Here we are in absolute agreement. Buying the policy in the first place was a big mistake by OP’s parents.
Non-investing personal finance issues including insurance, credit, real estate, taxes, employment and legal issues such as trusts and wills
NYC_Guy wrote: ↑Wed Oct 25, 2017 7:10 pmHere’s the correct “investment” calc:
Surrender value in 2017 minus surrender value in 2016 minus premium paid in that policy year.
Then take that number and divide by the 2016 surrender value. That’s what is growing at ~2.7% tax deferred. As long as that exceeds other equivalent risk alternatives, keep the policy. It really is that simple. Guaranteed returns are useful when deciding whether to acquire a policy. Once you have it, actual returns are what matter. When other similar risk investment choices provide a greater after-tax return, cash it in and reinvest.
By the way, this assumes no value in the tax avoidance (not just tax deferral) of the death benefit to your beneficiaries and the fact that the death benefit may be higher than the surrender value. I’m putting zero value on those characteristics.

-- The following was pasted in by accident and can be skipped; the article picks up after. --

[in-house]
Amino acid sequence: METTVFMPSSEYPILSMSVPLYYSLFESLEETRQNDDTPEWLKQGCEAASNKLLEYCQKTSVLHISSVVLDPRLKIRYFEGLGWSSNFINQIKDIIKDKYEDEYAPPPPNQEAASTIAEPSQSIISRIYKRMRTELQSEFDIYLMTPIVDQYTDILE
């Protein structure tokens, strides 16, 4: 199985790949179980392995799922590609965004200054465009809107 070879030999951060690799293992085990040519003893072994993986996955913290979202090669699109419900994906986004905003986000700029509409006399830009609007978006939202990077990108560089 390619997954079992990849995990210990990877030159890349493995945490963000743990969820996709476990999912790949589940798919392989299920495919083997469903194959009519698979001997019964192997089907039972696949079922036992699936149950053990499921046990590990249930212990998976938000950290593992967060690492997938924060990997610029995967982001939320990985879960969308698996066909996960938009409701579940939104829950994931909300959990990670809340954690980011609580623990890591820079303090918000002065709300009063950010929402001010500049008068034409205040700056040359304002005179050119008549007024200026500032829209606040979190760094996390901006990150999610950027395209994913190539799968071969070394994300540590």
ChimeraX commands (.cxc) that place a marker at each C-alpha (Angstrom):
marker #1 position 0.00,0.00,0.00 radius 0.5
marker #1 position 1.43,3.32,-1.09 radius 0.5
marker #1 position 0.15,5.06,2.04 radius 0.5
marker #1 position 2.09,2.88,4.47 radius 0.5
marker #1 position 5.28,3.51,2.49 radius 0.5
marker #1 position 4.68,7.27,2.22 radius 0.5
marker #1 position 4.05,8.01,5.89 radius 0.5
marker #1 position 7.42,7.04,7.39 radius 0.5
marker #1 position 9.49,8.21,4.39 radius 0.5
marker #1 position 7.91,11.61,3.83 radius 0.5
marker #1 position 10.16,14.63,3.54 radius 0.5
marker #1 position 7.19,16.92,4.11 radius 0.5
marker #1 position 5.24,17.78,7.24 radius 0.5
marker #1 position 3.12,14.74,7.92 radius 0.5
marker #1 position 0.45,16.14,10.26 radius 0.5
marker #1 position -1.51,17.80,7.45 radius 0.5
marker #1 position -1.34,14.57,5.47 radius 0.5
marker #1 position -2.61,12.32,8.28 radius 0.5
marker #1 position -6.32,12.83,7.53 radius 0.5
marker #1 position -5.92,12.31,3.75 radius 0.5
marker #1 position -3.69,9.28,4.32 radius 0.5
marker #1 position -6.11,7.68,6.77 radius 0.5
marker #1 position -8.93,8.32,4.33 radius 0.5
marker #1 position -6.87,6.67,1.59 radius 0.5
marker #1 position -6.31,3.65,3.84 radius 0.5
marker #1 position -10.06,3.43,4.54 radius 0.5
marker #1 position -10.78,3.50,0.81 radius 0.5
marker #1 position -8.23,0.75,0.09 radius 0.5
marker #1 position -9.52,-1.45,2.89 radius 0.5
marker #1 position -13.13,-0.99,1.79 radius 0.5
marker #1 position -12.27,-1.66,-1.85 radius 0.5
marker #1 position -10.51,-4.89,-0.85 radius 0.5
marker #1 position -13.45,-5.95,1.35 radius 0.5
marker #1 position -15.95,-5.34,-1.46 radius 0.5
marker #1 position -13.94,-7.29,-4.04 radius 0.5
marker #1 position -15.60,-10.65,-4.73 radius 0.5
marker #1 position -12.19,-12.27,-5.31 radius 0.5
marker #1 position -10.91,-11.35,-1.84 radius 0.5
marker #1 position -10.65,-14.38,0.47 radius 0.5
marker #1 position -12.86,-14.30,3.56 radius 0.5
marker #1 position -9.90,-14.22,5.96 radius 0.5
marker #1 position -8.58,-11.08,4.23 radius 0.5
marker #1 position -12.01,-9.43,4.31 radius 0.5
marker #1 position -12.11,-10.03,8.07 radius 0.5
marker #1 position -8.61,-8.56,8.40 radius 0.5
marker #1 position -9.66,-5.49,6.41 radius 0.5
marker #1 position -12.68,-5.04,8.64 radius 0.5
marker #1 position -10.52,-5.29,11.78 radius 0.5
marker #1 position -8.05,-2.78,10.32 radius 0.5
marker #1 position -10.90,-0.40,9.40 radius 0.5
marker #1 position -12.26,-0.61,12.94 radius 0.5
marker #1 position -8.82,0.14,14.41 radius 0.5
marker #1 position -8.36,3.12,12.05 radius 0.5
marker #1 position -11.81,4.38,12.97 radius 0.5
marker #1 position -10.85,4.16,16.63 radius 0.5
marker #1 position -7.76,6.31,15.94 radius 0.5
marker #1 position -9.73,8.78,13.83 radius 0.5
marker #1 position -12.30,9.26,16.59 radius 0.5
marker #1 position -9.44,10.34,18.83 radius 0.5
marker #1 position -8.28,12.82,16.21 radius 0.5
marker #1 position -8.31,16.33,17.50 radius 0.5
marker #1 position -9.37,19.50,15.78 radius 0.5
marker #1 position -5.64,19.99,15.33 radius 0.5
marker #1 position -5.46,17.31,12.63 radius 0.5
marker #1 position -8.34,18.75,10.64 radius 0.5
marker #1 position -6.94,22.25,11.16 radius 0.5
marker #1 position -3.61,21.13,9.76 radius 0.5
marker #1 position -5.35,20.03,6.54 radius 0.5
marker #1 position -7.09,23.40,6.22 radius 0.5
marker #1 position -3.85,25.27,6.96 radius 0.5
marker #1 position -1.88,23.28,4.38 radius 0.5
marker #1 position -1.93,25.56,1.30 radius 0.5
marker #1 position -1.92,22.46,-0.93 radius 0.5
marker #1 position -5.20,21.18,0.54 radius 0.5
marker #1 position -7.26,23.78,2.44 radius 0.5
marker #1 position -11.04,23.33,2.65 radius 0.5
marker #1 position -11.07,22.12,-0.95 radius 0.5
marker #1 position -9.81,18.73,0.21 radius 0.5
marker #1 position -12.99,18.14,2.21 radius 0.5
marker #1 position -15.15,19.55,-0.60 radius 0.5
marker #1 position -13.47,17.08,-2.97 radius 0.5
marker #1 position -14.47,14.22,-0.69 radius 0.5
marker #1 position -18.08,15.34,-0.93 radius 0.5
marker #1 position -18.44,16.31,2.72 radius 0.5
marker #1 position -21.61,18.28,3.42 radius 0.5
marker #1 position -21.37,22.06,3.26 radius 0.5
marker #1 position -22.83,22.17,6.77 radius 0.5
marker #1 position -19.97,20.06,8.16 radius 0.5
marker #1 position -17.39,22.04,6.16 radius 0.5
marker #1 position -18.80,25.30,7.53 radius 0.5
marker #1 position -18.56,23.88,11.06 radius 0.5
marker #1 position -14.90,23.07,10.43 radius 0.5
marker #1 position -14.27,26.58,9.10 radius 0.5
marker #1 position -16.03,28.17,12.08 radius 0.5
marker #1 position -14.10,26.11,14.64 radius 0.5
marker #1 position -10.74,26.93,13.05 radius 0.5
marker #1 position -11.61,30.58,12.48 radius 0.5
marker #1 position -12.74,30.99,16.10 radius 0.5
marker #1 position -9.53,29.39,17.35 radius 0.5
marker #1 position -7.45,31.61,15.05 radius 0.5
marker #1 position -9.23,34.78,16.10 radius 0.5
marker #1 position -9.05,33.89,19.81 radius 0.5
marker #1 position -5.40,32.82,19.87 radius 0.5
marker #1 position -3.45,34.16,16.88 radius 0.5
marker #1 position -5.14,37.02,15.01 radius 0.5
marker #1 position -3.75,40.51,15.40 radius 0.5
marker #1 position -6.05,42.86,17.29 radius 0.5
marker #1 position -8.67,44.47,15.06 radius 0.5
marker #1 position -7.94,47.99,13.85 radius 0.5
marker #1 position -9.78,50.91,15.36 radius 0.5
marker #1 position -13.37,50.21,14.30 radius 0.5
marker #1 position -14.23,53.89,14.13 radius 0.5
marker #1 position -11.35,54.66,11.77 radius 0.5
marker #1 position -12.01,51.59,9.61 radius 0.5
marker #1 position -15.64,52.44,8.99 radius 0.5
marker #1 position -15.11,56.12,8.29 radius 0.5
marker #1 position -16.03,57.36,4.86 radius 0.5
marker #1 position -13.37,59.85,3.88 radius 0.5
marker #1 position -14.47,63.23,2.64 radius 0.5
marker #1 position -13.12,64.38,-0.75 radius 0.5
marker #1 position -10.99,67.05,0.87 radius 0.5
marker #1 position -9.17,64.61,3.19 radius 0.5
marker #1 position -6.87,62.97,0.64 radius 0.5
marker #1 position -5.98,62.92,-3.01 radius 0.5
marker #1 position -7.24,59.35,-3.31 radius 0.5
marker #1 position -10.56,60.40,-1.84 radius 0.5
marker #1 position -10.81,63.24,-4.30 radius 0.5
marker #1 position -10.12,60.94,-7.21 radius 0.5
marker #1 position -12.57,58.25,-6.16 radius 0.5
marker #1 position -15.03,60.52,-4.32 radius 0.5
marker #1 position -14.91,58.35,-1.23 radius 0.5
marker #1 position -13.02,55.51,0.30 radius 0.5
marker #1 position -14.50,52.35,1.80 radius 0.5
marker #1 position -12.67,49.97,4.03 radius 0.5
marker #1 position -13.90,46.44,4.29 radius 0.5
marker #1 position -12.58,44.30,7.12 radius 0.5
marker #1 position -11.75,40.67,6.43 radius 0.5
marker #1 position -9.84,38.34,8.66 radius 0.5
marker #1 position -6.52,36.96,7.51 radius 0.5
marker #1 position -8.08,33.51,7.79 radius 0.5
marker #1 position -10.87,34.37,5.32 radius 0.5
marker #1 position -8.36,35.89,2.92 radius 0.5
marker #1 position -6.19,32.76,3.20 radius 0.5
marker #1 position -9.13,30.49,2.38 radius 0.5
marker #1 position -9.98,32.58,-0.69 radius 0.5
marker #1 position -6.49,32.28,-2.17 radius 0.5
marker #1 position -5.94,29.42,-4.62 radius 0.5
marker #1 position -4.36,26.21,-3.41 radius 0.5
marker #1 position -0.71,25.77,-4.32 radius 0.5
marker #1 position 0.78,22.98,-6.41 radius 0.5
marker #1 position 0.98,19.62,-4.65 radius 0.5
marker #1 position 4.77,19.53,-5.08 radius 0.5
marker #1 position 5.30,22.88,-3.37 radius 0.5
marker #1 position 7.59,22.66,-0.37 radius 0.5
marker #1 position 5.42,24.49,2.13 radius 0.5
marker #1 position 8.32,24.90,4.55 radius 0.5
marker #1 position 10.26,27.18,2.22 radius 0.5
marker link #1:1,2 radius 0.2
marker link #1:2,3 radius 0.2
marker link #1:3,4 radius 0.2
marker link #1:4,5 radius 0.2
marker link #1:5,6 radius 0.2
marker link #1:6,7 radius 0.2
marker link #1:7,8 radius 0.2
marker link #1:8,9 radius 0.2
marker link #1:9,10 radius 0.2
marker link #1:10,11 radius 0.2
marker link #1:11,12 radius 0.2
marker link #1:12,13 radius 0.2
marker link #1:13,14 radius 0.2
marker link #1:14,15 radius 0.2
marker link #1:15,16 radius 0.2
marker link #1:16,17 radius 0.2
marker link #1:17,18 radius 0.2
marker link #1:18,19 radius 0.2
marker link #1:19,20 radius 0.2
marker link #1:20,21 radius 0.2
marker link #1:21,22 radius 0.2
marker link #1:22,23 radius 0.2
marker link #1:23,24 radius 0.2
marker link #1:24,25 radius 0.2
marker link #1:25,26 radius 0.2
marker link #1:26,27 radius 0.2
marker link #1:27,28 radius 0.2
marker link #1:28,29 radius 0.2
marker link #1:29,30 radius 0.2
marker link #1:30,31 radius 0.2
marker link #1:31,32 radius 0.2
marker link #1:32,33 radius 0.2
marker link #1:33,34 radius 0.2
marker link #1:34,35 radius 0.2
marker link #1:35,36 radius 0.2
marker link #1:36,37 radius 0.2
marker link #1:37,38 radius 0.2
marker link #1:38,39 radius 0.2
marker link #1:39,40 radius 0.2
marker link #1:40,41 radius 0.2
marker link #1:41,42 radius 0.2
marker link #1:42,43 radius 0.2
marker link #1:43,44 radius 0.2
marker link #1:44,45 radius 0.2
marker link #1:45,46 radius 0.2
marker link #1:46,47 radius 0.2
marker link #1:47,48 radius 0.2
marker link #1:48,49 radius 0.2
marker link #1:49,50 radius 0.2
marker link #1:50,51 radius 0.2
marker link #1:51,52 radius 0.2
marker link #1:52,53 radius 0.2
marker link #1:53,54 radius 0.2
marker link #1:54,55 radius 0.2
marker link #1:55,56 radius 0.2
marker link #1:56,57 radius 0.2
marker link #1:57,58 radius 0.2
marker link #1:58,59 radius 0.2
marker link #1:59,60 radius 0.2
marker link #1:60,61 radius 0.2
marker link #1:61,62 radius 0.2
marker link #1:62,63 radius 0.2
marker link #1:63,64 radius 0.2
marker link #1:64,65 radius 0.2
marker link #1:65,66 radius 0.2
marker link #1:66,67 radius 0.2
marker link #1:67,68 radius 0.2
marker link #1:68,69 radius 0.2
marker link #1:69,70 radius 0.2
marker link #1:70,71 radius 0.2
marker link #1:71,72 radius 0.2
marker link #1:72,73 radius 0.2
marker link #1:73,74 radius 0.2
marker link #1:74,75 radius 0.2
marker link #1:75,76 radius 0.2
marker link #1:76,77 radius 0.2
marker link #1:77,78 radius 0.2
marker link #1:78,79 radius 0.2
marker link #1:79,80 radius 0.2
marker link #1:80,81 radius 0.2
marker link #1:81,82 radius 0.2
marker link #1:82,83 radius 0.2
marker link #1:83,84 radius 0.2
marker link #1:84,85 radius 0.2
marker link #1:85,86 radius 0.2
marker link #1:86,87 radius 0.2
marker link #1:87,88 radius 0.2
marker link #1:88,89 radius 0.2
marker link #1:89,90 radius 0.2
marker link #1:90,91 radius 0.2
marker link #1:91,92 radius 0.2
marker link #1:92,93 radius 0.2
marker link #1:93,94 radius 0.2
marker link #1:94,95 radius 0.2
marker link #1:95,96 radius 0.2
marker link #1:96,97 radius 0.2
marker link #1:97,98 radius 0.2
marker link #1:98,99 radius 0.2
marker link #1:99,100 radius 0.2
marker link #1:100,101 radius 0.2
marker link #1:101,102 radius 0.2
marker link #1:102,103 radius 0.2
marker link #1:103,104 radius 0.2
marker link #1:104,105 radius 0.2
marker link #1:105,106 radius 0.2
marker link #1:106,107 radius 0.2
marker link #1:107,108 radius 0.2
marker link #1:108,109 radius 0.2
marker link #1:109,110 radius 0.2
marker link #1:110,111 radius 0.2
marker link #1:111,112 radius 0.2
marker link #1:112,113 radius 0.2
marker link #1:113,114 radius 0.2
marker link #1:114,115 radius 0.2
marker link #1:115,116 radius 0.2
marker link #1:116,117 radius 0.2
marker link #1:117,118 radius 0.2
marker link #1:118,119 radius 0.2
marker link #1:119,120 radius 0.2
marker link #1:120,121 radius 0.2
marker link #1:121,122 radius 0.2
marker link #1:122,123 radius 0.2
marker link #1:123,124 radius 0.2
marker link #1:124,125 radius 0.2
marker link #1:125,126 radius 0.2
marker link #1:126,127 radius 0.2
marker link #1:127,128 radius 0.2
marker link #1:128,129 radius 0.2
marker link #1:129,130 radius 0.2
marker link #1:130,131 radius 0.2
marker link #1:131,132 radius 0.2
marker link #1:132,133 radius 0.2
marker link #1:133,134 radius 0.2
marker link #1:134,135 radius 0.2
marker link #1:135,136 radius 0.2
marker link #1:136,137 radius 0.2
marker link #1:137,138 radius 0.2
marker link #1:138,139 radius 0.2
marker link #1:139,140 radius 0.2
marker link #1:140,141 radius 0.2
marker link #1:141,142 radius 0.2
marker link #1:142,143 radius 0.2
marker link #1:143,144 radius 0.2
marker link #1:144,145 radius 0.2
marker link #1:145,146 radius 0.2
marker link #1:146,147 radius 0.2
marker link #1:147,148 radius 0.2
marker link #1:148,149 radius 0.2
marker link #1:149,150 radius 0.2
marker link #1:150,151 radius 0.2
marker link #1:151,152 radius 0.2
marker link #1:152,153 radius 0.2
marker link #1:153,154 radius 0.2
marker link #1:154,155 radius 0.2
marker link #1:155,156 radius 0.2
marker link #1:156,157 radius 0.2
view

I count the cash value as bonds in my AA and increase my stock holdings.
That's how I've been doing the calculations for a while, and getting a low but acceptable return, so keep putting off cashing out. This is a lower bound for the value, and on a recent thread, someone calculated return on death benefit, with the intent no keeping the policy for the entire insured life, which was a higher value. I think the return decreased the longer the insured lived, but net-net a good thing.
Many older policies have current cash values equal to guaranteed values. They have railed against the minimum guaranteed values, and are nowhere near the more optimistic estimates. FWIW, my dividends are going towards PUA, and my calculations are that they're returning a little higher than the guaranteed cash values.